Panel on Bill 21 Highlights its Issues

The Socialist Fightback club organized the pro-Marxist event on how to fight back against the Bill

Over 80 participants attended an online panel on Feb. 7 geared towards Concordia students on how to challenge the controversial Bill 21. 

The event was hosted by Socialist Fightback, an activist organisation that aims to promote Marxist ideas among students and workers. The group organized different panels such as ‘How to Overthrow Capitalism’, ‘The LGBTQ Struggle’ and the ‘Fight for Socialism’.

“Bill 21 will not be enough for them, as soon as they need to scapegoat Muslims or another religious group, they will try and bring it [secularism] up again,” said Benoît Tanguay editor of La Riposte socialiste, who led the discussion at the panel. 

Bill 21 was passed in 2019, and bans the wearing of religious symbols by teachers and other government employees who are in positions of authority. 

The bill is the first of its kind in North America, with a grandfather clause that exempts employees already in said positions, though they lose these exemptions if they are promoted or transferred to another institution. 

In April 2021, the Quebec Superior Court upheld the majority of Bill 21, but stated the bill couldn’t be applied to teachers, principals, and vice-principals at public schools who teach in English as it would violate the protected minority-language education rights. 

Tanguay explained that Bill 21 has to be fought by the classes and not the “bourgeoisie party,” as in the rich and those in power. According to Tanguay, it doesn’t matter if the people in power are liberal or conservative, both use racism as a tool to push their agenda. “Racism is a useful tool to divide workers, to channel their anger away from those in power,” said Tanguay.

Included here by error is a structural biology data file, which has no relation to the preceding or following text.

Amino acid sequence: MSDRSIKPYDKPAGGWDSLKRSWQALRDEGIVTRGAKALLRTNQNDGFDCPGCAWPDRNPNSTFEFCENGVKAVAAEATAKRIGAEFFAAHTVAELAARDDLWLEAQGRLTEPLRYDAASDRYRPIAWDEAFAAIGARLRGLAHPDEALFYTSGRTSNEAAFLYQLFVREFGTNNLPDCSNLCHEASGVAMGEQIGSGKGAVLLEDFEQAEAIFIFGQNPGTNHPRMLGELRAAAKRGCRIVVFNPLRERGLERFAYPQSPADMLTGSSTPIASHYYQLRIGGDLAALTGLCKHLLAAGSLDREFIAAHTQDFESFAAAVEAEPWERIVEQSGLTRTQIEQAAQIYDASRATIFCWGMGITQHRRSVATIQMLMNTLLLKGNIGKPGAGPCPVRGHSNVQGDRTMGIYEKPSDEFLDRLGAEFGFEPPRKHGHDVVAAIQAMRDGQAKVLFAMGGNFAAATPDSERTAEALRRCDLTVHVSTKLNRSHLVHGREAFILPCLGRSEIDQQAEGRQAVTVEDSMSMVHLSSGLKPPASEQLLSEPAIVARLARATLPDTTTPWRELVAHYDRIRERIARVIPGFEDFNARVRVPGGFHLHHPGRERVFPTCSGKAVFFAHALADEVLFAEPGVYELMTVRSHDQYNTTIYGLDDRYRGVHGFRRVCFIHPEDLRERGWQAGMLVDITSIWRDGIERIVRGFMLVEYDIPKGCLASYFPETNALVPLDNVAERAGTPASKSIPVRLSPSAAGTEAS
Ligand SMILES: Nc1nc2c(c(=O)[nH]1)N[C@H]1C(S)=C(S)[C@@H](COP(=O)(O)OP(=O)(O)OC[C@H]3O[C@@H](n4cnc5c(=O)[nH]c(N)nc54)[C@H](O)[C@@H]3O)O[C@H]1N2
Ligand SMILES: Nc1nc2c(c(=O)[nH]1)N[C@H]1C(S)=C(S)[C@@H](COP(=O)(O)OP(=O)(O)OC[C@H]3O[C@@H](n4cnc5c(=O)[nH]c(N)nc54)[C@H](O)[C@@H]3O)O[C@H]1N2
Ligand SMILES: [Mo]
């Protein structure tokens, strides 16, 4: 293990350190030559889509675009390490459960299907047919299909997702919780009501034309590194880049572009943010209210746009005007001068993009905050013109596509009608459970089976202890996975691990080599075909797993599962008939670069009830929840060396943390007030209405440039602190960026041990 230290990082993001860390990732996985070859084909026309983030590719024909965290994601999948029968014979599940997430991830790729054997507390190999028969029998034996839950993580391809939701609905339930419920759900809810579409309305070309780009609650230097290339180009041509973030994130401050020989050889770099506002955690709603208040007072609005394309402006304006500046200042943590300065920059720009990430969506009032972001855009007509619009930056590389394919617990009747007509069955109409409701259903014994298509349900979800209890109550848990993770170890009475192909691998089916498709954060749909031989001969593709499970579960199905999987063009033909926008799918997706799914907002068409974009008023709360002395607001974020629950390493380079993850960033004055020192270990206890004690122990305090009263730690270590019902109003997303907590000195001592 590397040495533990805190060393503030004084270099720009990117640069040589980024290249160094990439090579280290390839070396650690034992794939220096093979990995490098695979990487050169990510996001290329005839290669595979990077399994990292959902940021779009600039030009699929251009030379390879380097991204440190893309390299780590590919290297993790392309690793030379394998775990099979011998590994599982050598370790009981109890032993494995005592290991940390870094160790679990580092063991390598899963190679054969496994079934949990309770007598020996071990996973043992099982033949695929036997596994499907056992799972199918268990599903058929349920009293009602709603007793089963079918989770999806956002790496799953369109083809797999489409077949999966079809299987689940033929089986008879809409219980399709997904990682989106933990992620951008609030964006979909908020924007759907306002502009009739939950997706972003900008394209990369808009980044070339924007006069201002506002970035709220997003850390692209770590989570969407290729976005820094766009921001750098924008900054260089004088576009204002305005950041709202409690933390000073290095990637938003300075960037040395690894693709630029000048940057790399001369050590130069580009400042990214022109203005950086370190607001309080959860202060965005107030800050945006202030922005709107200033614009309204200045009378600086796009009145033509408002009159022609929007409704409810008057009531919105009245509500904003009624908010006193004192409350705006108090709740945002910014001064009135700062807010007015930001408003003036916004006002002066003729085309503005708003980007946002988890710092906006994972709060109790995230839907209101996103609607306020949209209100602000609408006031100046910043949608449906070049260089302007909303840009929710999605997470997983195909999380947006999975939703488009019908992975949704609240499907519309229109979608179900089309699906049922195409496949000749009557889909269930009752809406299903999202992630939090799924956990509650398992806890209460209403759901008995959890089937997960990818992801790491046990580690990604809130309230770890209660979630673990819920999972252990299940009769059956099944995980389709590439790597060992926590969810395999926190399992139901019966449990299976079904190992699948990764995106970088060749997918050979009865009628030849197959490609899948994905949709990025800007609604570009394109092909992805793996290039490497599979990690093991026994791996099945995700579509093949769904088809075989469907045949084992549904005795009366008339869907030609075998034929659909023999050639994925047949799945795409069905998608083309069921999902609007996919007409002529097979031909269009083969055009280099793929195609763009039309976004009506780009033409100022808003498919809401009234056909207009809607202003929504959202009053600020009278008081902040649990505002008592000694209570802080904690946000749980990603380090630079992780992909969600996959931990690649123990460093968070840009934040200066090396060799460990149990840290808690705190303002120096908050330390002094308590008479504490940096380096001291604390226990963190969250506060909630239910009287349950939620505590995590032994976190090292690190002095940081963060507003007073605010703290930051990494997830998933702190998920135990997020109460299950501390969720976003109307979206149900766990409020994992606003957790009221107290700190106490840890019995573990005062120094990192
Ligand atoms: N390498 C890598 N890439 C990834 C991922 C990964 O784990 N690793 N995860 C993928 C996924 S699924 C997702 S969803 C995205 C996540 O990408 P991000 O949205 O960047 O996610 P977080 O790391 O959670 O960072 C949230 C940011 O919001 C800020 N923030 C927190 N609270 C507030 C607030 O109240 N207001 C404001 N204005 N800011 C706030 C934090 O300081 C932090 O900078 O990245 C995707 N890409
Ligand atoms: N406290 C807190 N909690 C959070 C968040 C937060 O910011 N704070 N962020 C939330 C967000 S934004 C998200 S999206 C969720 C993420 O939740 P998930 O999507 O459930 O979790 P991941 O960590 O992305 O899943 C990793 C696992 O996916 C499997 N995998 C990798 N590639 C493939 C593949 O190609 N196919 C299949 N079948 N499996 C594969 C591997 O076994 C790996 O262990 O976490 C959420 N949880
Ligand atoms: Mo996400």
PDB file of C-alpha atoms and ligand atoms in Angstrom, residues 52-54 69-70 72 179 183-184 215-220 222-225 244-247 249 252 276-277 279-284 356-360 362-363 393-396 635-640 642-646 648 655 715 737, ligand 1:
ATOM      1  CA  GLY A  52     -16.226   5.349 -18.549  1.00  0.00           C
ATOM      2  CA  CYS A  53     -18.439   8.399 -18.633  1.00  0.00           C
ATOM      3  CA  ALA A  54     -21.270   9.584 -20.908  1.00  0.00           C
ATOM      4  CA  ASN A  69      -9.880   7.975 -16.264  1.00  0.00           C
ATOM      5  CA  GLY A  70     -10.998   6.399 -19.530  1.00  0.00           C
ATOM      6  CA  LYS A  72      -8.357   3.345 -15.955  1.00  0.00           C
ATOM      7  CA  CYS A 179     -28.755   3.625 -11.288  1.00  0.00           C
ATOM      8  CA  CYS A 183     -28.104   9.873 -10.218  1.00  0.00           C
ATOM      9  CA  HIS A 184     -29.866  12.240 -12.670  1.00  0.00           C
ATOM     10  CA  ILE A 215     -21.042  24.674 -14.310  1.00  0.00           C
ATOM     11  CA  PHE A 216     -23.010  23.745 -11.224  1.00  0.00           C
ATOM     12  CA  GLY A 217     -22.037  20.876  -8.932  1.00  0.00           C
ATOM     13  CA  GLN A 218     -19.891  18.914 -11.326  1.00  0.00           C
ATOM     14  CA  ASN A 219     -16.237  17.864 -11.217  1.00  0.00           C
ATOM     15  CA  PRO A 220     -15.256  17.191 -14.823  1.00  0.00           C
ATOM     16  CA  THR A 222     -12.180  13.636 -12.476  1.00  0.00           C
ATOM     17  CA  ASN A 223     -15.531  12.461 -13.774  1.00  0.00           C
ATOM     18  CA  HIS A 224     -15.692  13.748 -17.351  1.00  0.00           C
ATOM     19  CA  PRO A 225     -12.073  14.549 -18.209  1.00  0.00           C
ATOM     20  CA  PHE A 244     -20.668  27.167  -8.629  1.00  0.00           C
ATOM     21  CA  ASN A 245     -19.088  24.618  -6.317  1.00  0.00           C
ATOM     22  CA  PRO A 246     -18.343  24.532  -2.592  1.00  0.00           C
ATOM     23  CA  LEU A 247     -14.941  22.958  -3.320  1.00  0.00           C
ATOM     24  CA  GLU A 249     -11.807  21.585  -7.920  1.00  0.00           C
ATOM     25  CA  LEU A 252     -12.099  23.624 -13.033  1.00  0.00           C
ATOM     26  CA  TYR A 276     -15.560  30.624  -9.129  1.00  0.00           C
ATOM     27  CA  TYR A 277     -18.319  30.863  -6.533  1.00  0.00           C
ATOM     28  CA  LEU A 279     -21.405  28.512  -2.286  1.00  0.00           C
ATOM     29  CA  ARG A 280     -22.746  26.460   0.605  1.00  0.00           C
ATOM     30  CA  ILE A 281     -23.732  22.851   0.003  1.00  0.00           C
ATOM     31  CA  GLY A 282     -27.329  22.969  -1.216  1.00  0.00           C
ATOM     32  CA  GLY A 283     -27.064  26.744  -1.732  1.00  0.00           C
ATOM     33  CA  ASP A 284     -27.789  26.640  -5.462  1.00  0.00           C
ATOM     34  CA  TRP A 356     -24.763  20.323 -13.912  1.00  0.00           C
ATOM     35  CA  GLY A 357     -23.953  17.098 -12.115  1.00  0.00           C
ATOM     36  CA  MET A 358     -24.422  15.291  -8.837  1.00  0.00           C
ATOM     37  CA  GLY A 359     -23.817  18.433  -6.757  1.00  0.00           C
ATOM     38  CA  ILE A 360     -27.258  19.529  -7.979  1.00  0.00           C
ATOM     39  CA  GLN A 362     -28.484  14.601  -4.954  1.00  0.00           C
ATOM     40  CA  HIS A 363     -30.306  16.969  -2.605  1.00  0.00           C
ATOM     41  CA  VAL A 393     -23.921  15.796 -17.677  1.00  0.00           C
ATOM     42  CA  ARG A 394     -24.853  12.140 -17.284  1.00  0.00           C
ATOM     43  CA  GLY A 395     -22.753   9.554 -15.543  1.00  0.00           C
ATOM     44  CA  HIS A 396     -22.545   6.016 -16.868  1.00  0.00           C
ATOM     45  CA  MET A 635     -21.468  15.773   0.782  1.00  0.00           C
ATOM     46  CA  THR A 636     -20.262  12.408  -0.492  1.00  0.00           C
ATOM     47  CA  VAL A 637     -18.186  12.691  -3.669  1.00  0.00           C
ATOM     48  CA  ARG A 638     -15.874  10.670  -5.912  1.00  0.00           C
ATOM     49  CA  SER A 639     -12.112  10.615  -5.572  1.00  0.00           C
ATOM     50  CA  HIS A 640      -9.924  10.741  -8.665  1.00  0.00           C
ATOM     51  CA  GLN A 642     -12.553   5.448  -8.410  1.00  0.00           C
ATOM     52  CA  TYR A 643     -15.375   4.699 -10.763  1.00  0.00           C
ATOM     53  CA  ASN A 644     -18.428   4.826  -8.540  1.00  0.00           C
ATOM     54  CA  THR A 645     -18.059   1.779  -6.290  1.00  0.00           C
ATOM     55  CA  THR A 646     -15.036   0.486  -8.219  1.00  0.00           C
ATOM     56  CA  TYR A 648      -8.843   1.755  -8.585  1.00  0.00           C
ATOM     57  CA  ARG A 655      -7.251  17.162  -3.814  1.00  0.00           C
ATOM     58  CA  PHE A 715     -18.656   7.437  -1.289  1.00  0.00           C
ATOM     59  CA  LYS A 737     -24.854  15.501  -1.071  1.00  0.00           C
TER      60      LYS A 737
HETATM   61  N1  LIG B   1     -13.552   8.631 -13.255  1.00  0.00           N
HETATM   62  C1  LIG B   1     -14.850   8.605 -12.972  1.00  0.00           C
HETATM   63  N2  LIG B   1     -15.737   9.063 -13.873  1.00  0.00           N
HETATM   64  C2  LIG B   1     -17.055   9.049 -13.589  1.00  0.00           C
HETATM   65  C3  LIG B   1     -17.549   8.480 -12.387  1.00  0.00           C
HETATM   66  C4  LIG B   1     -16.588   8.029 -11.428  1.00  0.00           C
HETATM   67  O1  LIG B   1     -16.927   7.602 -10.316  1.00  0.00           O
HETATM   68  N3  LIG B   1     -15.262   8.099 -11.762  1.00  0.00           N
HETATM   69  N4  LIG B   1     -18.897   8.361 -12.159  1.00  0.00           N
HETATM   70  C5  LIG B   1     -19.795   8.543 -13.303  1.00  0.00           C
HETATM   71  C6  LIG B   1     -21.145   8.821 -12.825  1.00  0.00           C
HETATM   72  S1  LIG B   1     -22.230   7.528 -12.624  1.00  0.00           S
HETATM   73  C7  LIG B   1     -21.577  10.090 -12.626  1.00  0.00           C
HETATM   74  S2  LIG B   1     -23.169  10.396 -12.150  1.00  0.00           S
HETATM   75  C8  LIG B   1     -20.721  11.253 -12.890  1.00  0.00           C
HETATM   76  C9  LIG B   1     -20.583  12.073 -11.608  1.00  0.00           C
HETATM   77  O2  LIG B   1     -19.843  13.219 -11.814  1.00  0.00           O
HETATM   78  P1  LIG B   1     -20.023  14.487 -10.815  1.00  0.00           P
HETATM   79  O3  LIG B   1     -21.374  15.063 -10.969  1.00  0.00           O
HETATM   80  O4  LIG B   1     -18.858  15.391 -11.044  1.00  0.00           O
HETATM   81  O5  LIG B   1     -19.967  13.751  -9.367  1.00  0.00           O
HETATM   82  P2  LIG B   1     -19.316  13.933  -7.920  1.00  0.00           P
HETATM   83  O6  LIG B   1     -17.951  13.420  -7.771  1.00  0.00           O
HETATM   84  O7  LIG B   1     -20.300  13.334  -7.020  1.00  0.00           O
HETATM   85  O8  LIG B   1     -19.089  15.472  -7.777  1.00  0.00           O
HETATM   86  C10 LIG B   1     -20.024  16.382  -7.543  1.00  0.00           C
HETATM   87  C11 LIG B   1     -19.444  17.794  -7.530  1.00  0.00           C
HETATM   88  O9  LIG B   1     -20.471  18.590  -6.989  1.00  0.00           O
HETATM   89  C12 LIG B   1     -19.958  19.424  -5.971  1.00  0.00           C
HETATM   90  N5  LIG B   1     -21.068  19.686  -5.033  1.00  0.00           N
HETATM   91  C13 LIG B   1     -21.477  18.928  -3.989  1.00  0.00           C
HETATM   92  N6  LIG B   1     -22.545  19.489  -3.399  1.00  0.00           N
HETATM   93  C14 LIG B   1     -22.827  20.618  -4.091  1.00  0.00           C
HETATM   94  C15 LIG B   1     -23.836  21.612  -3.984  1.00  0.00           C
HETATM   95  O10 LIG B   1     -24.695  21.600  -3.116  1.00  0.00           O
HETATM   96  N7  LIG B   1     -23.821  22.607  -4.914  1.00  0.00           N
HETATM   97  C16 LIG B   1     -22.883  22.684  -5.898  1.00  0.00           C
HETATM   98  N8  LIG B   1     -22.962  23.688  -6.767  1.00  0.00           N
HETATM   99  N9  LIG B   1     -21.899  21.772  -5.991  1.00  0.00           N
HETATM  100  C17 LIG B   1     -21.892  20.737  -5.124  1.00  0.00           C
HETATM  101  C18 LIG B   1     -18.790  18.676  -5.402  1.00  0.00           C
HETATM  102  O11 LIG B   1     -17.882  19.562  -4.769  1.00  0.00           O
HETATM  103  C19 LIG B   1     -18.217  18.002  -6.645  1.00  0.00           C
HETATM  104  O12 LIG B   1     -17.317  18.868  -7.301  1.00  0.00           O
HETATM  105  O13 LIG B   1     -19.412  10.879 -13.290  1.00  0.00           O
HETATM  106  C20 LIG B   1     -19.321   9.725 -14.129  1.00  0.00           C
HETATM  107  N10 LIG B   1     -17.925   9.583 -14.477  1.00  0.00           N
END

The National Council of Canadian Muslims (NCCM) said in a statement that “Bill 21 is a form of second-class citizenship in Quebec, which is disturbing and is punishing minorities by withholding identities.”

“It has come in the way of the careers of many Quebecers wearing a kippah, a turban, or a hijab. Simply put, forcing Quebecers to choose between their jobs and their identities is unjust,” explained the statement. 

In 2021, Fatemeh Anvari, an elementary school teacher in Chelsea, Quebec was told she could no longer teach in class because she was wearing a hijab, and was moved to a position outside the classroom. 

The NCCM said that in 2019 they filed a lawsuit within 24 hours of Bill 21 being passed along with the Canadian Civil Liberties Association, and while they have not yet been fully successful, they were able to strike down parts of the law earlier this year.

Now the NCCM is headed to the Court of Appeal of Quebec to strike down the rest of the law.

“This is not an easy road, not least because of the Quebec government’s use of the notwithstanding clause in the crafting of the law in an attempt to shield it from constitutional challenges,” said the NCCM. 

The United Nations has warned Canada about how Bill 21 violates fundamental human rights, and the NCCM have said they have been repeatedly disappointed as federal leaders sit on the sidelines, allowing the livelihoods of minority groups in Quebec to be taken away. 

The NCCM outlines steps people can take to help stop Bill 21, and they have begun a petition calling the Prime Minister to intervene. According to, if the petition acquires 75,000 signatures it will be the largest one on the website.  

“We have seen students and community organizers rise up and protest the bill on the streets. But the road ahead is long, and we need to see more Quebecers and Canadians stand up and take action against this law,” implored the NCCM.


Graphic by Maddy Schmidt


TRAC and CSU band together to give students free N95 masks

As Concordia refuses to give out N95 masks due to public health guidelines, student organizations scramble to get students these masks

As students returned to class on Feb. 3, the Teaching and Research Assistants at Concordia (TRAC) teamed up with the Concordia Student Union (CSU) to hand out N95 masks on the second floor of the Hall building. They also asked students to sign their petition asking the university for a safe return to class. 

The petition asks for the university to supply all students and staff with free N95 masks, as recommended by the CDC for best dealing with the variant Omicron. The TRAC petition also asks for a two week delay to in-person class, contact tracing for students and staff, and reinstating social distancing.